The Society

Mini-Interviews Nano Leguay

The Society MI 10 Nano

1. What’s your name, where are you from and how long have you been a member of the TS?

My name is Nano (Jeannine) Leguay. I am French, born in Orléans where I had my first contacts with the TS (Adyar) in Branch Jeanne d’Arc in the late fifties. The branch was very active and my sister Danielle Audoin was much involved in the activities. I was 18 years old, then. Later, I myself became also involved in the Theosophical activities.

2. Are you active in your Lodge/Section and if so, what do you do?

In fact, I served as Lodge President during several years and I was recently elected General Secretary of the French Section. In addition, I have been in charge of the French publishing house (Editions Adyar) for some twenty years.

3. How did you first learn about Theosophy or come in contact with the Society?

Through my sister Danielle Audoin.

4. What does Theosophy mean to you?

Theosophy gives meaning to my life and confidence in life. For me, it seems to be the best guide for spiritual search, both from the standpoint of concepts/ideas and also from the standpoint of their application in everyday life.

5. What is your favourite Theosophical book and why?

My favourite book is At the Feet of the Master, which I have read and reread many times; I would also add TheVoice of the Silence for its depth which seems to be without limits. 

6. What in your opinion is the biggest challenge the TS is facing at the moment?

The danger for the Theosophical Society is to be lost among all the other present day movements which claim (or don’t claim) to be inspired by H.P.B. and who owe their success to an opportunistic simplification, meaning a minimum of psychology, minimum of Buddhism, minimum of effort, minimum of Theosophy, everything well gratifying without having to put much effort.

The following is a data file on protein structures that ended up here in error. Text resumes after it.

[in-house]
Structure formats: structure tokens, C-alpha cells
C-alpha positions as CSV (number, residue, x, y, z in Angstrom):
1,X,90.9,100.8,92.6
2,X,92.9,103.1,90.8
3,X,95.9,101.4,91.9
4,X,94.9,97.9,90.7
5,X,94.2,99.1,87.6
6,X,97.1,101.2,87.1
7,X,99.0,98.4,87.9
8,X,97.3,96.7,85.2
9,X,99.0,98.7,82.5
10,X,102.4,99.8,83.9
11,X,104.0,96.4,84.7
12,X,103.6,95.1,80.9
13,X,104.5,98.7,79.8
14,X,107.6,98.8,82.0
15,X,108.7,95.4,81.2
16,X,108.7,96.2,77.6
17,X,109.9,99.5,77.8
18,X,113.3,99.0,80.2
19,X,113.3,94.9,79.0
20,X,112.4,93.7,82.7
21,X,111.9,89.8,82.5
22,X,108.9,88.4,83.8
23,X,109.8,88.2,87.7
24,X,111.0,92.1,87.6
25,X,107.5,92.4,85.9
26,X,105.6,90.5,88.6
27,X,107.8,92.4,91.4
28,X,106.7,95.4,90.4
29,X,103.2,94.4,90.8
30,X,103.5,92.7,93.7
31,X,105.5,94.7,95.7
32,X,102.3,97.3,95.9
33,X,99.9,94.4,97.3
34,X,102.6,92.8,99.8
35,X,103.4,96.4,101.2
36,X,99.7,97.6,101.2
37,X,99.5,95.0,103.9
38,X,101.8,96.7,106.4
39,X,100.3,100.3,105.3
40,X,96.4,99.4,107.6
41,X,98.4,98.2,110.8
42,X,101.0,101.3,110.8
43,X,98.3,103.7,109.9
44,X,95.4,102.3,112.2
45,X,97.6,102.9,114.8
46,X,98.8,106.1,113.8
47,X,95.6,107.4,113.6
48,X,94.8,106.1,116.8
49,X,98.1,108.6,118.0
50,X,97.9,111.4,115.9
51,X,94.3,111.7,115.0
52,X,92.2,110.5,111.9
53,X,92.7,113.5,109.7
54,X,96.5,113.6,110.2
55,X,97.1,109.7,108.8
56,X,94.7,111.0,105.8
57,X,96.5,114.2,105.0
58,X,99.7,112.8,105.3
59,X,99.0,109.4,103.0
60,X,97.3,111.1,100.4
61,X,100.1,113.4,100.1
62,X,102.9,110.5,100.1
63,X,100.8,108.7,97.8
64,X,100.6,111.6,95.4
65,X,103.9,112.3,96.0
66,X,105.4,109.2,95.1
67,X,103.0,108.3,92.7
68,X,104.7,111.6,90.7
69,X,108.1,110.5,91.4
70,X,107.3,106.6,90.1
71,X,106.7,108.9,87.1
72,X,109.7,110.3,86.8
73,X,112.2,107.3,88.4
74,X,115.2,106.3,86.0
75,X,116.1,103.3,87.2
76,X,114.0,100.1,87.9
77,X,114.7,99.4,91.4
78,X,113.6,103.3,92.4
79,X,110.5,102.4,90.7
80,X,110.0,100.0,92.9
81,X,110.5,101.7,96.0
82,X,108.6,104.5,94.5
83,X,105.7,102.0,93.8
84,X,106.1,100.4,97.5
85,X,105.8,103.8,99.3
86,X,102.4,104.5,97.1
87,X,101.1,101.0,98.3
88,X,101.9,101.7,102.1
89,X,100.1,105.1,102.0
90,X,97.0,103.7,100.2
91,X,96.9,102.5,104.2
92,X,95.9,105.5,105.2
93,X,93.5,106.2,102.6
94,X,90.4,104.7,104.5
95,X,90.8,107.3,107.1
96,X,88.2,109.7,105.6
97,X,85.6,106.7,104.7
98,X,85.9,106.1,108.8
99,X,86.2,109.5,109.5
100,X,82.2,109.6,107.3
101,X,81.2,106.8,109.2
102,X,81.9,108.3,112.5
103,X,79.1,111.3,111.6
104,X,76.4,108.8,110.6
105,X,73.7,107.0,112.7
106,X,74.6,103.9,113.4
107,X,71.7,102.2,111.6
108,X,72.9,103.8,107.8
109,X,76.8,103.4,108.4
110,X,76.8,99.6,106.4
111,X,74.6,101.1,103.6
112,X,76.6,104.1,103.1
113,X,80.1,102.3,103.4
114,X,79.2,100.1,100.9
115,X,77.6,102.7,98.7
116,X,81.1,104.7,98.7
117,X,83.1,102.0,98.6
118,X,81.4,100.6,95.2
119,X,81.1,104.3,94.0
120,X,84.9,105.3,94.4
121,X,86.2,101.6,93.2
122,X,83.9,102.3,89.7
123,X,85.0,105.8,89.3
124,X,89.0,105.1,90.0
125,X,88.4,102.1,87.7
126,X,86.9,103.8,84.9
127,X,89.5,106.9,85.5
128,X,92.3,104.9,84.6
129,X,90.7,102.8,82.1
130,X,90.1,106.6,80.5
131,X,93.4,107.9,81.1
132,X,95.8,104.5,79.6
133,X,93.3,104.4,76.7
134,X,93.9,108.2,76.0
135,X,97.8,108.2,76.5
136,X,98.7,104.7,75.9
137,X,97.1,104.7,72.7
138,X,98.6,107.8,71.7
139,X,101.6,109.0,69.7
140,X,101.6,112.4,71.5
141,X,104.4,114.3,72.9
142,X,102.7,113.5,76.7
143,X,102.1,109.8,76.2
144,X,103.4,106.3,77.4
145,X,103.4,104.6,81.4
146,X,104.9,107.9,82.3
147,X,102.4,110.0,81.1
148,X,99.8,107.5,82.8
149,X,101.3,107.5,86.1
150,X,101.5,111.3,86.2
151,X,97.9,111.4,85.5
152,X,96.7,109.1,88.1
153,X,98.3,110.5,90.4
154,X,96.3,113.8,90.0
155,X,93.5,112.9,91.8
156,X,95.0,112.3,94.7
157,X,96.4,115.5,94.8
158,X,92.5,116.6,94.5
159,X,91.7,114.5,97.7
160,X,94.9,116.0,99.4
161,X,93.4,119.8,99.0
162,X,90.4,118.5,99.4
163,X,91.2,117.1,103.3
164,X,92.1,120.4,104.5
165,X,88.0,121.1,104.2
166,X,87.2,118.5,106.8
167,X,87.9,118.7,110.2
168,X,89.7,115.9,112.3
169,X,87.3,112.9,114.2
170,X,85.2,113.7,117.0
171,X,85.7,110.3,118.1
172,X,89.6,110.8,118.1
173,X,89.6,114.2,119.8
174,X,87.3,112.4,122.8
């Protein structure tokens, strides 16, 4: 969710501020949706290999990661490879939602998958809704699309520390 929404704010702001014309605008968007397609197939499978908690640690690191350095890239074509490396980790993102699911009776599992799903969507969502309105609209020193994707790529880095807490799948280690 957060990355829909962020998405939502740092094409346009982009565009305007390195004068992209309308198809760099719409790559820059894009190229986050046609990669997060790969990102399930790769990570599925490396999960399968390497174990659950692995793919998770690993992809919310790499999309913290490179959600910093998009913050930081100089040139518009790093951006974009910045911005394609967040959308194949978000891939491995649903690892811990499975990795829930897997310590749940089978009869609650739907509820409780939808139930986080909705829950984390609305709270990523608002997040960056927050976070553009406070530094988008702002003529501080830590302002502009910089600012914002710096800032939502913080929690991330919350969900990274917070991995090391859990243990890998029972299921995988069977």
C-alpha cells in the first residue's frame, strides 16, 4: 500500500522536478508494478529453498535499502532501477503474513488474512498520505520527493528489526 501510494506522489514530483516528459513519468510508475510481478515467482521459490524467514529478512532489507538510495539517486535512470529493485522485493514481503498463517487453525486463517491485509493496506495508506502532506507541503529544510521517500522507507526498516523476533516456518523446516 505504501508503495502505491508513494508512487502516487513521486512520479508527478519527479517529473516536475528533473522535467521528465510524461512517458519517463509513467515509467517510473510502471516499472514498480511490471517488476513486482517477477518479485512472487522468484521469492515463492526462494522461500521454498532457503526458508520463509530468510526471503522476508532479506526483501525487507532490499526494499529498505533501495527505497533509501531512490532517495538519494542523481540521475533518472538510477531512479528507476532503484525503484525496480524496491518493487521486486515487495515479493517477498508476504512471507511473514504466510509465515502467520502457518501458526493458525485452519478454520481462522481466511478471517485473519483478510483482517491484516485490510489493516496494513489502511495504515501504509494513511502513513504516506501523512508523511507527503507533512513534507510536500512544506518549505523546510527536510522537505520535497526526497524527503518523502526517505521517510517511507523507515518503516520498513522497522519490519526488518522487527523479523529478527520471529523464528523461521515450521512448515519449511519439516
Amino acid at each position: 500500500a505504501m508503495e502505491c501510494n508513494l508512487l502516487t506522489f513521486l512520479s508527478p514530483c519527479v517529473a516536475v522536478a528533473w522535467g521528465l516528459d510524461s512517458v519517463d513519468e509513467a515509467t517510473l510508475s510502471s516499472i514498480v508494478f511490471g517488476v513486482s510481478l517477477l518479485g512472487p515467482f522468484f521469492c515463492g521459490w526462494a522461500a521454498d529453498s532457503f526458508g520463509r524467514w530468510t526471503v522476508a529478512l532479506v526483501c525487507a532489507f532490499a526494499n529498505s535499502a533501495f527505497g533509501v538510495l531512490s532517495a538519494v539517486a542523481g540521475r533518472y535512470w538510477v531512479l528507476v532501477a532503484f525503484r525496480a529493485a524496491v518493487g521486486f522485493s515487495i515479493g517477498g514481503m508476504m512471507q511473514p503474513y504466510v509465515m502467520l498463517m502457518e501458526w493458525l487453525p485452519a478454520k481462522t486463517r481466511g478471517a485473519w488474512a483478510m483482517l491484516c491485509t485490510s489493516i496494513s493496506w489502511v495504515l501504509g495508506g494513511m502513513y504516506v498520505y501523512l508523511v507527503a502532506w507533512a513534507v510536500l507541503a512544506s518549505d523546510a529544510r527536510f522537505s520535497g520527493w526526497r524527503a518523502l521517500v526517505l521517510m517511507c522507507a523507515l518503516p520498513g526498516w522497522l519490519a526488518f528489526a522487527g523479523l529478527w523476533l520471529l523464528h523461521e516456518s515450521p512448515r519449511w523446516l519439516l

7. Is there anything you would wish for the future of the Theosophical Movement?

Theosophy should be kept as transmitted by H.P.B and by eminent Theosophists who after her continued the life of the movement without compromises, despite its difficulties both as to theoretical understanding and its putting into practice. The first indication of the impact of the Theosophical movement in the world cannot be measured by the number of its members but by the sense of responsibility of each of them.

From the editor:

Opinions and ideas expressed in the mini-interviews are exclusively of those who are being interviewed. They don’t necessarily represent the ideas and opinions of the compilers of Theosophy Forward. The responses of the interviewees are not edited for content. Some contributors give short answers to the questions while others touch upon the subject more elaborately.